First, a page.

I have ever had a Pleasure in obtaining any little Anecdotes of my Ancestors.
Historians and history buffs have been kicking up dust in our corner of the internet culture, and for a roundup of some of the best of recent history postings, Clews presents History Carnival No. 21. Thanks to those who sent links -- and apologies to those who were not included. Unlike a few prior hosts I found myself flooded with nominations and had a great deal of trouble winnowing it down to manageable size; some excellent posts were forwarded for consideration for the next edition of Carnivalesque.
So with no further dawdling here is your latest issue of The History Times.
HARD NEWS FROM THE CONTINENT:
OTTO LIVES? Bill Rice (By Dawn's Early Light) asks -- is Germany's newly elected chancellor Angela Merkel a reincarnation of Otto von Bismarck?
I'LL SAY ANYTHING. Orac (Respectful Insolence) is somewhat troubled by the recent arrest in Austria of an infamous British historian (and is not alone) but cautiously celebrates the effect that the prospect of a long prison stretch seems to have had on the views of a well-known Holocaust denier.
SHOCK AND AWE CIRCA 1939. Brett Holman (Airminded) reports on one man's hopes that England, France, and/or Poland could obliterate Berlin in a single, massive air attack -- and why that hope was dashed.
R.I.P. Chris (Outside Report) reminds us that late November cannot pass without a brief perspective on the life and death of John F. Kennedy. Meanwhile, Penny Richards (Disability Studies) reports on efforts to replace old headstones, engraved solely with numbers, with markers that contain the actual names of the former institutionalized people who lived in asylums across the United States.
PEOPLE IN THE NEWS:
GREG ON GREGS. Greg (This Set Down) honored the feast day for the Saints Gregory with brief biographies of both.
WAS WASHINGTON A CHRISTIAN? Jonathan Rowe (Positive Liberty) says that Thomas Jefferson knew the answer but kept it on the QT.
AN UNANSWERABLE LOGICIAN. Brandon Watson (Houyhnhnm Land) introduces Lady Mary Shepherd, a mid-19th century philosopher respected (!) for her flawless logic.
PROOF THAT HISTORIANS CAN CONTEXTUALIZE ANYTHING. Evan Roberts (Coffee Grounds) offers reflections on a long-held anxiety about mass distribution in Walmart as Utopia.
PERFECT CIRCLES. Jamie Kenny (Blood & Treasure) offers a personal perspective on the origins and longevity of an industrial powerhouse in the English midlands in Last Train to Etruria.
NOT A NEW CONCEPT. From Switzerland to Easter Island, Jennifer McQueen (Terry) examines the meaning of "sustainable" development.
HEALTH AND BEAUTY:
KEEPING THEM NATURAL. Alam Baumler (Frog in a Well) reflects on a 17th-century ban on footbinding in a surprising locale.
PERIODS IN HISTORY. Natalie Bennett (Philobiblion) offers a collection of quotes and thoughts on menstruation and engenders much interesting commentary.
IT'S ABOUT TIME. We can stop searching for the missing link -- Carl Buell (Olduvai George) has finally unveiled his long awaited blog in which he illustrates the last 65 million years.
SOMETHING FISHY. Phil Harland (Religions of the Ancient Mediterranean) managed to mention astrological symbols, Jewish synagogue art, pagan art, and early Christian symbols in a single post about the significance of the fish in early mosaics.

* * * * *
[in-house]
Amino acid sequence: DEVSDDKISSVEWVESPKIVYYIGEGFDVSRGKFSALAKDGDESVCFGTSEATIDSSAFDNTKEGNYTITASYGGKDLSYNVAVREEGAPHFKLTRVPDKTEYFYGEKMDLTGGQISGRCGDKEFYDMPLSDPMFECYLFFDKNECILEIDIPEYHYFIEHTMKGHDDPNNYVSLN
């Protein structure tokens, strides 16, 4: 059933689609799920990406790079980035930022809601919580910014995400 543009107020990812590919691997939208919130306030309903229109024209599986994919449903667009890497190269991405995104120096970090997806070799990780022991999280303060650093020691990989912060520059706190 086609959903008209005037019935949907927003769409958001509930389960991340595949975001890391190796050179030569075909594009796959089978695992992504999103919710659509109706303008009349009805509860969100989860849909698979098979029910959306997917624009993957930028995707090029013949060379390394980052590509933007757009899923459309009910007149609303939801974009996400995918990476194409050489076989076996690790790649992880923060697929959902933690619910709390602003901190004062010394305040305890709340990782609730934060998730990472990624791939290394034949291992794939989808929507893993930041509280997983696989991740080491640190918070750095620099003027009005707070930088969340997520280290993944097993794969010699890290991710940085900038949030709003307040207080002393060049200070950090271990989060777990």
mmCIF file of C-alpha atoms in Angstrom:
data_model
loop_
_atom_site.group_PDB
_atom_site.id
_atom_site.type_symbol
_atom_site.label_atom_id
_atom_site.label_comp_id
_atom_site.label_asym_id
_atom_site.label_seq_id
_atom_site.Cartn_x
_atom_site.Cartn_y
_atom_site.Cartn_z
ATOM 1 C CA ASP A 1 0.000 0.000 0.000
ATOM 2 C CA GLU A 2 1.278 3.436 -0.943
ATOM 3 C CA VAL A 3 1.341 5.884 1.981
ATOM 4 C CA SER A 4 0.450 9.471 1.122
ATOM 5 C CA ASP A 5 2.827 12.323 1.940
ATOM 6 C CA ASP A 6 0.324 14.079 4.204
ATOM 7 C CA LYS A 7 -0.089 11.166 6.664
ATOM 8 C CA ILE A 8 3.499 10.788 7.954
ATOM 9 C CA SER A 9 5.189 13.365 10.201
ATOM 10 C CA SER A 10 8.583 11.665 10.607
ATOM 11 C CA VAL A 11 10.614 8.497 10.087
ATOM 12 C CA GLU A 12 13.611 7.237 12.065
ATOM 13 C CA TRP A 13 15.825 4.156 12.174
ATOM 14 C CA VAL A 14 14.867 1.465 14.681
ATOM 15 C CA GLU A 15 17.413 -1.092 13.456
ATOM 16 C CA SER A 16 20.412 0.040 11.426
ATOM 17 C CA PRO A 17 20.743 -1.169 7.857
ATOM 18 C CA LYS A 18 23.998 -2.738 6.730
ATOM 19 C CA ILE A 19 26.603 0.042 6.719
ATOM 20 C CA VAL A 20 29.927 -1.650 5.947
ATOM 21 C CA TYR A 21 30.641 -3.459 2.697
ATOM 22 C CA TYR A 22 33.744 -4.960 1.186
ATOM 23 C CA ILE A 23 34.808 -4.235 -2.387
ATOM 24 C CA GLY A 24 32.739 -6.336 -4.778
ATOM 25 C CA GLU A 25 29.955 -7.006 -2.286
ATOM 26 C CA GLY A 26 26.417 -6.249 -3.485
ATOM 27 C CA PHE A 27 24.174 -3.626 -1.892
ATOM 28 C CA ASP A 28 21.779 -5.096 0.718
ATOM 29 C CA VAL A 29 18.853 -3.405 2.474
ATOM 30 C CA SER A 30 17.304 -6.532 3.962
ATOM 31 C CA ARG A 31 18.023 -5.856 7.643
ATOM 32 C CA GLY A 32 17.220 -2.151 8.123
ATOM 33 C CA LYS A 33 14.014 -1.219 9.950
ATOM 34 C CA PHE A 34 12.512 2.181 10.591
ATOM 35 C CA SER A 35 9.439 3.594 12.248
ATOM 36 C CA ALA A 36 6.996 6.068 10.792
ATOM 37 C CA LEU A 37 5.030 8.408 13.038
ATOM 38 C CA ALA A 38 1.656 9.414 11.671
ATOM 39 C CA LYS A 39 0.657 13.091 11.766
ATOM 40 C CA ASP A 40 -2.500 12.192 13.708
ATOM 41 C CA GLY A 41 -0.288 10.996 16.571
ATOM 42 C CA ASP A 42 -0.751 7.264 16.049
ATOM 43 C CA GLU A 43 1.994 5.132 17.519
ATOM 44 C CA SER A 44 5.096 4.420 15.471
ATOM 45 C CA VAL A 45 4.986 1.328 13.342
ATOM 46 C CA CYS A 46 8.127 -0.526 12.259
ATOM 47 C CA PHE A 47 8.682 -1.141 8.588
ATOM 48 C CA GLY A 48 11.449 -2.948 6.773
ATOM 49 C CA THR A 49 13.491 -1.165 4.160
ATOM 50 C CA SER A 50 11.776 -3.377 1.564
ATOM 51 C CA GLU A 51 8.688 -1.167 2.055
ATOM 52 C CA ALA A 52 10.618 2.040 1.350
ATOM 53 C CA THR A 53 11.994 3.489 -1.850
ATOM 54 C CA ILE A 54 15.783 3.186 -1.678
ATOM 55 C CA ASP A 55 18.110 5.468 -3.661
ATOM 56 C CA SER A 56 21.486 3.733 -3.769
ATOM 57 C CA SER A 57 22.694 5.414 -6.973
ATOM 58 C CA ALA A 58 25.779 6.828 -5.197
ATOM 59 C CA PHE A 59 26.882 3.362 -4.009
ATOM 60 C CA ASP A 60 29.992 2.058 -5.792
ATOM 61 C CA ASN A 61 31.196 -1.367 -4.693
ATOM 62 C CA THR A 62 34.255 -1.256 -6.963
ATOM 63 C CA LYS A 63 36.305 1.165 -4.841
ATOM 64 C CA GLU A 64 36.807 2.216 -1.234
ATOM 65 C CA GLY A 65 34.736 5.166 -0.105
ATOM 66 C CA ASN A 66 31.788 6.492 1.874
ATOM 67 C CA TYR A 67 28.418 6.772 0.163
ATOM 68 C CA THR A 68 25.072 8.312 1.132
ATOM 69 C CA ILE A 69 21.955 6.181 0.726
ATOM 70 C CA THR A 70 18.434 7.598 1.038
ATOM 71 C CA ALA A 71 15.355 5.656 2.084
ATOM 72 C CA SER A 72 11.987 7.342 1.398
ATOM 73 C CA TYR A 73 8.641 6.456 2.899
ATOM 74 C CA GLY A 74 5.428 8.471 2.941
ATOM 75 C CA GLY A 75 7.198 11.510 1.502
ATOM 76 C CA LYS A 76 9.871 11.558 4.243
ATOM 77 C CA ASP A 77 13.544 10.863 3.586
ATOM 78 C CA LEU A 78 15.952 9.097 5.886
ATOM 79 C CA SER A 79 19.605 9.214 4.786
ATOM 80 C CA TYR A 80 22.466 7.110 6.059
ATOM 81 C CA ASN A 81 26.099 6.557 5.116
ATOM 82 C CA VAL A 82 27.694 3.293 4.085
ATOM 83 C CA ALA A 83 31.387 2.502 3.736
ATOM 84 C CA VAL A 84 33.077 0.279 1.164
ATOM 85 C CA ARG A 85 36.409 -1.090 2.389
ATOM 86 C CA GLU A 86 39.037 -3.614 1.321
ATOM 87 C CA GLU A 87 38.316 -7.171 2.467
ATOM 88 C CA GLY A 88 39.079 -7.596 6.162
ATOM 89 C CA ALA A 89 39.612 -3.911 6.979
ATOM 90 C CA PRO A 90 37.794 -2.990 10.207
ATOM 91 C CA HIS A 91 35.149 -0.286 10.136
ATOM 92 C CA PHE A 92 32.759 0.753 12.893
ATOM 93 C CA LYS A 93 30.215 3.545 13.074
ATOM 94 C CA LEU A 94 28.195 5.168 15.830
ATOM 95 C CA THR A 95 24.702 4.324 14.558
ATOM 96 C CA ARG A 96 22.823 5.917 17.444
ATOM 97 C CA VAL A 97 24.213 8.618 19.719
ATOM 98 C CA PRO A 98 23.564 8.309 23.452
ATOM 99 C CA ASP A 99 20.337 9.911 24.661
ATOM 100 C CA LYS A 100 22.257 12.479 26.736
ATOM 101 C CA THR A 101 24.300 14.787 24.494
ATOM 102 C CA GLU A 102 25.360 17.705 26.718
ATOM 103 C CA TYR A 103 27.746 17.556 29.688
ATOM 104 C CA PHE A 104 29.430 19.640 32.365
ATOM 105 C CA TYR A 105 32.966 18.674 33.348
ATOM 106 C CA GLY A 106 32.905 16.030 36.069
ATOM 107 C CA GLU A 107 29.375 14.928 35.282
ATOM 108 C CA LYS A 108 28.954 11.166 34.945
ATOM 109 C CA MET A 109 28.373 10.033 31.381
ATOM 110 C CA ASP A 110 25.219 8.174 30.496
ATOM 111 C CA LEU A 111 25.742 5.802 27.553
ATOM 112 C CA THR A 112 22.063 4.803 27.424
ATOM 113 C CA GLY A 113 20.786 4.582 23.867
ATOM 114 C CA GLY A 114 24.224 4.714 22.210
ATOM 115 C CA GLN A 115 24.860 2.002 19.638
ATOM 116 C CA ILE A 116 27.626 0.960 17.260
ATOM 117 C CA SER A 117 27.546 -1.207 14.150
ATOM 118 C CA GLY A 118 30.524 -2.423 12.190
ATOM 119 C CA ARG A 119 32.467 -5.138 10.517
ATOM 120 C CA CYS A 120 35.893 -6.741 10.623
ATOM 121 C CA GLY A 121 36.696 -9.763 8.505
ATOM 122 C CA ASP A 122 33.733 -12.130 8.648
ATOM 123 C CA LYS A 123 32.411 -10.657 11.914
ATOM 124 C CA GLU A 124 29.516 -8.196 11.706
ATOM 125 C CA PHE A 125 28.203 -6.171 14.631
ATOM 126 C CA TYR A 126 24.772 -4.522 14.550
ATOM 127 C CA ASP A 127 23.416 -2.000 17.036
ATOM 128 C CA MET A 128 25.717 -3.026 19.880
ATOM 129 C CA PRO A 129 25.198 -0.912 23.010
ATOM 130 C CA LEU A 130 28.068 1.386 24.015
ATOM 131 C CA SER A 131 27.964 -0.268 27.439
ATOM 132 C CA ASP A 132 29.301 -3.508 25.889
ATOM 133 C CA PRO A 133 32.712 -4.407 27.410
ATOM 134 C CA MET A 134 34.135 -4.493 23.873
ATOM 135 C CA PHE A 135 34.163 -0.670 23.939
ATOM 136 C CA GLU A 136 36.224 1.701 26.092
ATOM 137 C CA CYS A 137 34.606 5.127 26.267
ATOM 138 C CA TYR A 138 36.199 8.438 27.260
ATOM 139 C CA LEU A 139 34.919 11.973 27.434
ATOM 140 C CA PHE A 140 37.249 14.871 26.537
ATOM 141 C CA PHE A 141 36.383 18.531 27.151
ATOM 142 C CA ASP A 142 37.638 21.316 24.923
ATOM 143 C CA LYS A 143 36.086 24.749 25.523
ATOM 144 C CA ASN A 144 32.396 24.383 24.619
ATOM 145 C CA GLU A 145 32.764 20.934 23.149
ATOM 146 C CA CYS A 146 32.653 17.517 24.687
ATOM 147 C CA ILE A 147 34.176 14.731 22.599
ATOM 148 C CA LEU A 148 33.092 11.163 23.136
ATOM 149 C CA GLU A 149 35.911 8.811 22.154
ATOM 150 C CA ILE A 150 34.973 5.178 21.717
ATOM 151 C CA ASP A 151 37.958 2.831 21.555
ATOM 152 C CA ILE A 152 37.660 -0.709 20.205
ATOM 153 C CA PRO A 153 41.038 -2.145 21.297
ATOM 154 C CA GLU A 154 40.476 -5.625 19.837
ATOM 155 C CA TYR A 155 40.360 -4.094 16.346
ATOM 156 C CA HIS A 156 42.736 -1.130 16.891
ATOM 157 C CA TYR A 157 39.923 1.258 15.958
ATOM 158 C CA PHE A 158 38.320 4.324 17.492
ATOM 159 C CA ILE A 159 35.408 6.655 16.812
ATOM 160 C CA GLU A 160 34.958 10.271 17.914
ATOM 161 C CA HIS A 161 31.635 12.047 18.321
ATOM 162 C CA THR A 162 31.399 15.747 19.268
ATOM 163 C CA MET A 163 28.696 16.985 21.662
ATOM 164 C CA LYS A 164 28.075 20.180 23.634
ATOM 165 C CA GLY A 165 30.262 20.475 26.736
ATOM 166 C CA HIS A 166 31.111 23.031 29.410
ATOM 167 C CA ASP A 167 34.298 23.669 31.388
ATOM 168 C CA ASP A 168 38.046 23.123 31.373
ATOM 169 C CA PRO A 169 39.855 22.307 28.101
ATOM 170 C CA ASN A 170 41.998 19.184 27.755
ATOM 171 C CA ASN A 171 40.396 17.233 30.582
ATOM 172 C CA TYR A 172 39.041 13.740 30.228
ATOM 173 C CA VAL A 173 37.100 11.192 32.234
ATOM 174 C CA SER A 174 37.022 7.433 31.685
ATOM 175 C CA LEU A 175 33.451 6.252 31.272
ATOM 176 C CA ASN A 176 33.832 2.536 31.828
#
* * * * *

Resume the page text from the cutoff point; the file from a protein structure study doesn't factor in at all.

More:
ENGAGING ENGRAVINGS. P.K. (BibliOdyssey) posts some thoughts with pages of illustrations from Microcosmos (Gerard de Jode, 1579).
THE MAID'S REVENGE. Jonathan Edelstein (The Head Heeb) reports on the danger of trying to mislead the help.
BE CAREFUL WHOM YOU.... Rebecca Goetz ((a)musings of a grad student) reports on the variety of punishments to which one might have been subjected for interracial fornication in Virginia circa the 1640s.
CHILDREN SHOULD NOT PLAY WITH GRENADES. Seamus McGraw (Crime Library) tries to explain the politics of Iraq circa the 1960s and '70s and how Uday Hussein became a monster. (Warning: graphic photos.)
SETTING THE RECORD STRAIGHT. David Neiwert (Orcinus) gives Bill O'Reilly a history lesson about Hitler sympathizers on the conservative right.
TORTURED THOUGHTS. Jason Kuznicki (Positive Liberty) supports his claim that torture doesn't work with a retrospective on the "twisting" of heretics and witches.
ANCIENT STEREOTYPES. Kerim (Savage Minds) tackles the lazy stereotype of "ancient peoples" in a "modern" world.
PHRONETIC HISTORIANS. Jonathan Dresner (Cliopatra) finds justification for the intuitive judgment of our favorite social science.
CONTROVERSIAL CONTRITION. Owen Miller (Frog in a Well) tells the tale of a Tokyo teacher disciplined for having her class apologize for a politician's denial of the Japanese invasion of Korea.
ROME PER HBO. Miland Brown (World History Blog) has enough historical knowledge of Caesar's successor to dare some predictions on Season 2 of HBO's historical. But Glaukopis (Glaukopidos: An Anachronism in Modernity) says she doesn't mind if the producers of the show take a few liberties.
SHE DID WHAT OUT HER WINDOW? Natalie Bennett (My London Your London) reviews a thousand years of history at London's revamped city museum and confesses to dramatically killing off her avatar in the Medieval Game of Life.
SEXIEST MAN NOT ALIVE. So People named Matthew McConaughey the sexiest man alive in 2005. Melissa Bell (Science Creative Quarterly) says Nikola Tesla is pretty hot for a dead guy if you can -- um -- overlook a few things.
LAST WORDS AND NEXT HOST:
If you've considered hosting a carnival, I'd encourage you -- it's a mind-broadening exercise, it's not all that hard -- though it does consume the better part of a full day and provokes a bit of anxiety about what to include. But, well, no matter what mistakes you or I may make in the selection or the rendering, we won't be the first.
The next host for History Carnival XXII is Jonathan Dresner at Frog in a Well Korea. You can email him at dresner [at] hawaii [dot] edu.
And Long Live the Ubercarnival!